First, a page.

Everest – another photo and what it says

I don’t want to sound like I’m being the mountain police but I do find it a bit worrying that people go to Everest (or any other high altitude arena … or even any climbing situation other than a learning and coaching environment to be honest) without knowing at least something about the skills that will be required and an understanding about their gear and equipment. Being well versed so that actions become second nature not only makes you more of a proficient, accomplished and self contained climber and mountaineer, but it also means that you are more likely to have ownership of your expedition and be less of a liability – not only to yourself but also those around you.
I’d noticed this guy as we were setting off up The Lhotse Face en route for The South Col. He was having everything (and I mean absolutely EVERYTHING) done for him by his trusty Climbing Sherpa. He approached each anchor and just stood there as the Sherpa unclipped, reclipped and transferred his jumar etc etc.
Folks, this is not what Climbing Sherpas should be doing. I can appreciate that some people may well end up on Everest having not tackled fixed ropes before (but you do have to ask yourself whether they therefore have enough prerequisite experience) but if you can’t even be bothered to learn how to do this whilst you are trekking in, or sat around at Base Camp, then it surely doesn’t bode well. This was 7 weeks in to the season! How on earth had he been negotiating the Khumbu Icefall? What do people like this expect will happen if their Climbing Sherpa gets assigned to help out with a rescue, or fall ill? What then? Yes, I can see a Sherpa doing this sort of stuff on the way down when someone is jaded and debilitated … but on the way to the summit?!?
Personally I advocate self reliance, being in tune with your environment as an independent mountaineer, and being able to employ a variety of techniques according to the ever changing mountain environment. That way you are more likely to be a reliable member of a cohesive team rather than a complete liability.
When you know your gear you also know immediately when you have done something incorrect – it just feels different.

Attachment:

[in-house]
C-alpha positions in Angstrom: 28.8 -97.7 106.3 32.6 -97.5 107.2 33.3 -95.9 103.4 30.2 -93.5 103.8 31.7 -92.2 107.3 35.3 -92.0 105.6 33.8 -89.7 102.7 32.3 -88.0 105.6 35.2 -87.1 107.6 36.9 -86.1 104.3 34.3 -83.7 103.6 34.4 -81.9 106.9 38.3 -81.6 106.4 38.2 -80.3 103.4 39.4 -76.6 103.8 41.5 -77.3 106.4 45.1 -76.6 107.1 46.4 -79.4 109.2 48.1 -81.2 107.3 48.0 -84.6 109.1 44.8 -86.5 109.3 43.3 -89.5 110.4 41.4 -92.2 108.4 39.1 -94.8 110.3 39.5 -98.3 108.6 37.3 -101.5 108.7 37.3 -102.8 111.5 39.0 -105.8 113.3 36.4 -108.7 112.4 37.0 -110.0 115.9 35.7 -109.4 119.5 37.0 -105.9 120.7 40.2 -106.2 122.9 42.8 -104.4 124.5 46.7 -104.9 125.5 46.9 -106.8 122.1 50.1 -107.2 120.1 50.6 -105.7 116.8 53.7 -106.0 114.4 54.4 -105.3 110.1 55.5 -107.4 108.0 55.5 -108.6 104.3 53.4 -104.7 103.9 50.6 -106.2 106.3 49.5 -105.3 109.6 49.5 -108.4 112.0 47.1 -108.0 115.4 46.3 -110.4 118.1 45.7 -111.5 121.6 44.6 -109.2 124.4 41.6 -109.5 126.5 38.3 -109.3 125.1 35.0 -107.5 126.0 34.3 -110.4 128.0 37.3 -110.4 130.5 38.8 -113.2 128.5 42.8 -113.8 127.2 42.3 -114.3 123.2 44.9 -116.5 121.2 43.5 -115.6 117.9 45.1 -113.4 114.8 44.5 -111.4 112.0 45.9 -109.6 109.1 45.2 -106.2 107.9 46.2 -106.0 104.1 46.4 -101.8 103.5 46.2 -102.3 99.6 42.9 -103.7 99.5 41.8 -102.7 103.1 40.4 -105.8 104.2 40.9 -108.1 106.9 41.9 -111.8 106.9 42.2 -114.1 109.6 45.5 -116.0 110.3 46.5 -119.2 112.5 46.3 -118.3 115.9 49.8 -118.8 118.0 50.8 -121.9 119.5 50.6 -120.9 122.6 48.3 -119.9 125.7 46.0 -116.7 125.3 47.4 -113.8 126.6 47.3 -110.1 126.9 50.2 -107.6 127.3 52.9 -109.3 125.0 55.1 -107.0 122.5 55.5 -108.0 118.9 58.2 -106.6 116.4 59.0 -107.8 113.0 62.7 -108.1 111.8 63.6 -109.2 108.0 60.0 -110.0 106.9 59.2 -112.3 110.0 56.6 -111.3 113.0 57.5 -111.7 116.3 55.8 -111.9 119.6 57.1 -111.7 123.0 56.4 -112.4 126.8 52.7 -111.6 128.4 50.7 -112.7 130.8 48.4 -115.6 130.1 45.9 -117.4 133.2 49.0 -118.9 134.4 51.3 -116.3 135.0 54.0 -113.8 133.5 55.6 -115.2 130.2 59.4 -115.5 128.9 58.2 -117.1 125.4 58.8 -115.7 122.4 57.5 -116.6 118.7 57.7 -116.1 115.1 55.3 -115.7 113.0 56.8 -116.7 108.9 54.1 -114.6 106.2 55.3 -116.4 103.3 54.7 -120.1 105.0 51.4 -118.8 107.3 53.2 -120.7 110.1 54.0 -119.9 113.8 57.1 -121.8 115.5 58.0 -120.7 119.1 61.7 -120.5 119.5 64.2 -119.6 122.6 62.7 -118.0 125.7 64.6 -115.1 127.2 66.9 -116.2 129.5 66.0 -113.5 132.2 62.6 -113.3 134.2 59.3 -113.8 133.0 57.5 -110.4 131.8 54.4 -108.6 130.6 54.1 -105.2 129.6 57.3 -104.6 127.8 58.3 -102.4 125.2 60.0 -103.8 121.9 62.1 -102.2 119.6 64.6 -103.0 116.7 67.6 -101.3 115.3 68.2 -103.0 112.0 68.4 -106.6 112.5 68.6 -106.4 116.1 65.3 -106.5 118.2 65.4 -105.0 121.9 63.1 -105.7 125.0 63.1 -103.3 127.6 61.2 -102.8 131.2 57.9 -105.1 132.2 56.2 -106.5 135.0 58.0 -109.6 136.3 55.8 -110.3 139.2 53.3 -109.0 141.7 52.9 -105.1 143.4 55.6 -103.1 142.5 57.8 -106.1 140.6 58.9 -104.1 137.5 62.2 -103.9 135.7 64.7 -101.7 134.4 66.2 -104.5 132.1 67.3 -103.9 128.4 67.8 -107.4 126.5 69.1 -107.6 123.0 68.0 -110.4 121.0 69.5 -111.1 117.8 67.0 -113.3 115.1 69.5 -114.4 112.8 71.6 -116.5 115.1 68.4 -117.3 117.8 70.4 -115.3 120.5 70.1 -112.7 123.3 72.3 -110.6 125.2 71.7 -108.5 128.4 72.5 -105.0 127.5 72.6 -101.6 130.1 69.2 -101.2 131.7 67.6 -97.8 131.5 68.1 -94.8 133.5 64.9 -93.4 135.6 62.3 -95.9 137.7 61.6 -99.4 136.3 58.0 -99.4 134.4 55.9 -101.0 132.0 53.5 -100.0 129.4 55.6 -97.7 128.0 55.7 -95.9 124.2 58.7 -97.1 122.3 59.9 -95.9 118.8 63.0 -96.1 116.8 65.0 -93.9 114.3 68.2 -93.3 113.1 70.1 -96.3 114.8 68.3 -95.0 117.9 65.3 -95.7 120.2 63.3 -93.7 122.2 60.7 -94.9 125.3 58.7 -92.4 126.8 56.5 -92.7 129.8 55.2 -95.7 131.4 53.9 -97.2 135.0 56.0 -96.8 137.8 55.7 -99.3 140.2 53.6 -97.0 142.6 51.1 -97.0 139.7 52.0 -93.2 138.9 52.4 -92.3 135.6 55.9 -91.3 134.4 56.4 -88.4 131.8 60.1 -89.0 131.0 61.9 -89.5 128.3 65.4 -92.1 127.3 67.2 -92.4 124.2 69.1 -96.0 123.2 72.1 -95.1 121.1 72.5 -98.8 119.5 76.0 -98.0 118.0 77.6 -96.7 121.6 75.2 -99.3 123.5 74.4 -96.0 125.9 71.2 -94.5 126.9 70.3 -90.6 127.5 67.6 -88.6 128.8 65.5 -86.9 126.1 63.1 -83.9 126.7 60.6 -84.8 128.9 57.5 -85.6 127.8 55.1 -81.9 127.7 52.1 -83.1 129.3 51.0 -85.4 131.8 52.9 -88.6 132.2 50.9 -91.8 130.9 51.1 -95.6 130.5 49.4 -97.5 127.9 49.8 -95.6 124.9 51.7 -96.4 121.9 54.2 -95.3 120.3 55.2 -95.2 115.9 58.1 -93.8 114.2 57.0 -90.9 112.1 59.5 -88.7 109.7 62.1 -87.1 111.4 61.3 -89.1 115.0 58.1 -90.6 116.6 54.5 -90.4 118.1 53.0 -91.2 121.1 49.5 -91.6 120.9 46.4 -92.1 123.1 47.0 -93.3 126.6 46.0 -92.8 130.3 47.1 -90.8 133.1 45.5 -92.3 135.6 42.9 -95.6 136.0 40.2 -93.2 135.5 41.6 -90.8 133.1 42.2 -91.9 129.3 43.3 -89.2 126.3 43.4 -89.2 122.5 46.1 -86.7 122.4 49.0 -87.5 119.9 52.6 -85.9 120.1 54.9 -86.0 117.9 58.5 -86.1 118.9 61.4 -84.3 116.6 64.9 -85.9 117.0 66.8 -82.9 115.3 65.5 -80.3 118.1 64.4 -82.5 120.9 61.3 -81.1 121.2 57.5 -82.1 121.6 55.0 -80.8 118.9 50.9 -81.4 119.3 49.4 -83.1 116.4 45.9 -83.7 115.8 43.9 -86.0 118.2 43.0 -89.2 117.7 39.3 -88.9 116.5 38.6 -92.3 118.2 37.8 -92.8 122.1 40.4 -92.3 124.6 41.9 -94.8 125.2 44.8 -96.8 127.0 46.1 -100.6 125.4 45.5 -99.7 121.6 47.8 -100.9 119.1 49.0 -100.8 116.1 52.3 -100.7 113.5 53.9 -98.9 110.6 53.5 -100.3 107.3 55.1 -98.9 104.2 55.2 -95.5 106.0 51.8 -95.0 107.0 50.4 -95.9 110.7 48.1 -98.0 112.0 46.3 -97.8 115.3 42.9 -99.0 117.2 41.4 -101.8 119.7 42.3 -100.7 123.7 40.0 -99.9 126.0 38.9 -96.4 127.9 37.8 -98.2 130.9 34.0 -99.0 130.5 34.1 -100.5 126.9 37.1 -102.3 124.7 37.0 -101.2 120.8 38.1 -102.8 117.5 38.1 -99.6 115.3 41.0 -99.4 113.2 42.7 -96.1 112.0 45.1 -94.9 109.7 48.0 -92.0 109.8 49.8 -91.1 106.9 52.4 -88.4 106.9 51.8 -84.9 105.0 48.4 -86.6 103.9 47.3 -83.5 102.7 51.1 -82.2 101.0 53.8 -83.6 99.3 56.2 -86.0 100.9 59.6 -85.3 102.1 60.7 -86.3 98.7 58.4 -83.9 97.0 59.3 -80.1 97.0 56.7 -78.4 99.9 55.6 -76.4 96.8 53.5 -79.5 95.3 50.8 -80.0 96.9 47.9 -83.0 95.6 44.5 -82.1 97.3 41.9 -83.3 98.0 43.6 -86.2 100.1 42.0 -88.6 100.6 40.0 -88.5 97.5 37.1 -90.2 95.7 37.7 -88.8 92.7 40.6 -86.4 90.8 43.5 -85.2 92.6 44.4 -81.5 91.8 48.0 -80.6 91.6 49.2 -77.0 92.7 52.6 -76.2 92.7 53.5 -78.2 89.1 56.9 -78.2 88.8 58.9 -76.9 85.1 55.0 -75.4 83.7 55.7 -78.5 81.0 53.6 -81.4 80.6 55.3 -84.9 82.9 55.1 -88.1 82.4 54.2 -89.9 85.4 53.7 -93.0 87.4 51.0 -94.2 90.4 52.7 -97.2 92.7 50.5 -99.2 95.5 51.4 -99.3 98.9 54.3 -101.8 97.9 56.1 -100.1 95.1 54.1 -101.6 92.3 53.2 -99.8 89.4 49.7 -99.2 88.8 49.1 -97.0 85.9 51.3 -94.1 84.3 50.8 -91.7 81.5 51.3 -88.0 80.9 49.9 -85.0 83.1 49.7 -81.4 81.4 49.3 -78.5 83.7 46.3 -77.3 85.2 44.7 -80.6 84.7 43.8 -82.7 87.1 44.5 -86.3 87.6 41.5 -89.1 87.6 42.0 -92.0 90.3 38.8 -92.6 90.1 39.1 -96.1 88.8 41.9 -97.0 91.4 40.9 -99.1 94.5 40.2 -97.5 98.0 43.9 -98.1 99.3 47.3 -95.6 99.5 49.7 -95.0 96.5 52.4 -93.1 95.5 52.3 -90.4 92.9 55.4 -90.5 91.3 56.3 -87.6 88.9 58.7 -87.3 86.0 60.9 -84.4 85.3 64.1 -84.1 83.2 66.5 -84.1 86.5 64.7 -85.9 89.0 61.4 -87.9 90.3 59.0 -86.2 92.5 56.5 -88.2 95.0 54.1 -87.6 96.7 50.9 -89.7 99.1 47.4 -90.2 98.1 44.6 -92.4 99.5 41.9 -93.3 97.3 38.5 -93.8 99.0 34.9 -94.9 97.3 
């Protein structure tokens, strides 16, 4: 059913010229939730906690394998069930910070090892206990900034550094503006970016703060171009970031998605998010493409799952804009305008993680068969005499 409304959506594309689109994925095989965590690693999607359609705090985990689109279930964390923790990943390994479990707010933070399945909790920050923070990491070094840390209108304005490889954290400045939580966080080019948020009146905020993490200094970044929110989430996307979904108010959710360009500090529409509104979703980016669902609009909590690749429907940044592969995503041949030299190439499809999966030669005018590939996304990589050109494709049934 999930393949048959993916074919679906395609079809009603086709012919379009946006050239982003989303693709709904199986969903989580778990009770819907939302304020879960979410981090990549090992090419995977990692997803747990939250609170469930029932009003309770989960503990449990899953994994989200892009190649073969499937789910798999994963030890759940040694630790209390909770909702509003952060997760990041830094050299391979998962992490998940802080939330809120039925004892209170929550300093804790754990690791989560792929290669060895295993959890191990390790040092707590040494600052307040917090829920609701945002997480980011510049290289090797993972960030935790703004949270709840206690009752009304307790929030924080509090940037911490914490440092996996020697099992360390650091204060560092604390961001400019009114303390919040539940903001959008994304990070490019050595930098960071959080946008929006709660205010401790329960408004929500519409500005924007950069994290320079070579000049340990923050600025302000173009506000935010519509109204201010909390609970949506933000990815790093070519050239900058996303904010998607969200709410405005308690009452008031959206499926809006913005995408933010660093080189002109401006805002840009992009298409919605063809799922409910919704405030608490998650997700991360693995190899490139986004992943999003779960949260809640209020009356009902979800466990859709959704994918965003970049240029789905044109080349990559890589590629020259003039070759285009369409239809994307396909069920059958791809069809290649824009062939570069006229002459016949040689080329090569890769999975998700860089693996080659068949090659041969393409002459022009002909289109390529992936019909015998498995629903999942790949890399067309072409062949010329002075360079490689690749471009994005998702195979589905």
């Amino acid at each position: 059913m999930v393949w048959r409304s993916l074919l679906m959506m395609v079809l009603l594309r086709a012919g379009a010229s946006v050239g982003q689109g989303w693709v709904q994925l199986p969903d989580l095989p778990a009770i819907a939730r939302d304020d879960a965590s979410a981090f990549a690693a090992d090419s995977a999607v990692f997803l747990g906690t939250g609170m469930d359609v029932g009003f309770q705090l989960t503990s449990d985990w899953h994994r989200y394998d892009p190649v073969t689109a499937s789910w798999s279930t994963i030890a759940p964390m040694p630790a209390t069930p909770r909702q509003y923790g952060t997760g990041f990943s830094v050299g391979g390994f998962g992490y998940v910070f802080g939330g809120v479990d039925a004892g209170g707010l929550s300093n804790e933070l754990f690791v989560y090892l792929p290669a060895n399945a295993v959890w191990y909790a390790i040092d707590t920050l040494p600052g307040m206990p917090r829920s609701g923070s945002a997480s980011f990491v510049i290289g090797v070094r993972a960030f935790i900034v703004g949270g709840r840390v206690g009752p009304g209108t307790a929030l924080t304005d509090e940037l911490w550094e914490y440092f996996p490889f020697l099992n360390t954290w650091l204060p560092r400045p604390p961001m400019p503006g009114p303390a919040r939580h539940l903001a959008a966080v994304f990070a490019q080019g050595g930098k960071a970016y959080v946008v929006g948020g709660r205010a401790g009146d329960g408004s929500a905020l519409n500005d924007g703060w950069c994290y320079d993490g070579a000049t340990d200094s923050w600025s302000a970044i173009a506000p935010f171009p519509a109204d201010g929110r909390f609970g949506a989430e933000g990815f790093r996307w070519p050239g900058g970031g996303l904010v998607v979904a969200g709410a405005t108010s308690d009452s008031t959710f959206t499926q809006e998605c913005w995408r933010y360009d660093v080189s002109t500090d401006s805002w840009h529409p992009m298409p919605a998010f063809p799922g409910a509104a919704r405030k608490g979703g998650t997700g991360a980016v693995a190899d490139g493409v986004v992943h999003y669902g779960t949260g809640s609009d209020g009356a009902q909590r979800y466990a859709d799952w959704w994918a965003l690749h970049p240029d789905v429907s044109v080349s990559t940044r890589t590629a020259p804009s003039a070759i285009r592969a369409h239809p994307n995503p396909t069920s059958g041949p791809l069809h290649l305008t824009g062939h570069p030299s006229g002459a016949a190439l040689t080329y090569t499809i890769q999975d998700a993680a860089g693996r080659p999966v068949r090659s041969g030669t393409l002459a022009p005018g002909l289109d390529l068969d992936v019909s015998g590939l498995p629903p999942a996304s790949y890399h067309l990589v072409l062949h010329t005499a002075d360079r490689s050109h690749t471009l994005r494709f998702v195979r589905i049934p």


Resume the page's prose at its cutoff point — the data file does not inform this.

Not only that but I also noted that he had his crampons on the wrong feet! Without being arsey I mentioned this to him in passing and his excuse was that he’d been in a rush to go for a crap that morning! But it takes as long to put them on the right feet as it does to put them on the wrong feet. Indeed, with the faff factor, it may well have taken longer. And shouldn’t he have noticed and done something about it?
When I saw them again 3 hours later … well then I got a bit more emphatic. He clearly thought I was being an arrogant task master so I asked his Climbing Sherpa if he was married. ‘Yes, sir, one daughter and two son.’ I asked if he wanted to see them again and pointed out that his client had his crampons on the wrong feet and that his client was jeopardising not only his own life but also that of him, the Sherpa. He nodded and saw where I was coming from and I made my way on towards The South Col as they took a break to sort it out.
Recently there have been calls for Everest to be closed or for companies to be more rigorous about their selection criteria. Closing the mountain is clearly not the option because when it reopens a few years later then it would be even busier with 4 or 5 season’s worth of people there. Ok, so a lot of them would have had a few years to get ready for it but I don’t really think that some folk would actually use their time constructively and we’d still end up with people being there without a clue. Only more of them, among more people and bigger crowds.
It’s down to the companies and the guides to ask for mountaineering cvs and to make sure that people are suitably well experienced. Obviously there are always going to be people who will stretch the truth about their experience but you can usually weed these people out.
Unfortunately … those who are weeded out and advised that they should do x,y and z and be ready for 2014 instead of 2013 end up going to the agencies in Kathmandu who are less scrupulous about who they take, what level of provision they offer and how professional their set up is. 
People ask more questions of the second hand car dealer about whether they should purchase a new motor than they do when parting with US$000s for an Everest expedition. The client doesn’t necessarily know what questions to ask about Base Camp services, Climbing Sherpas, ratios, oxygen, medication, high altitude issues, inclusions, exclusions, communication, logistics etc etc – but they should at least recognise that they are taking on a risky venture and there are plenty of things that they can do in advance to increase their chances of summiting.
All that they know is that they have some oxygen and some Climbing Sherpas who may have summited Everest already and they think that this is ok. But it’s not.
A Climbing Sherpa who has summited Everest is not necessarily a good Everest Climbing Sherpa. They are tremendously strong but you really want to be with ones who are not only seasoned mountaineers but who are knowledgeable, professional and who are dependable.
I could go on.
Here endeth the lesson. 

For more information about what skills are required then have a look at this page of suggestions as well as some notes on how to use jumars on fixed ropes

It will have been much more tricky for this guy to put his crampons on the wrong feet than to put them on the right feet.

On a slope where you want to have perfect footwork and you need your technique to be just so it can all end up going drastically wrong when a crampon pops off because of a compatibility issue.

    Click To Share

Tim Mosedale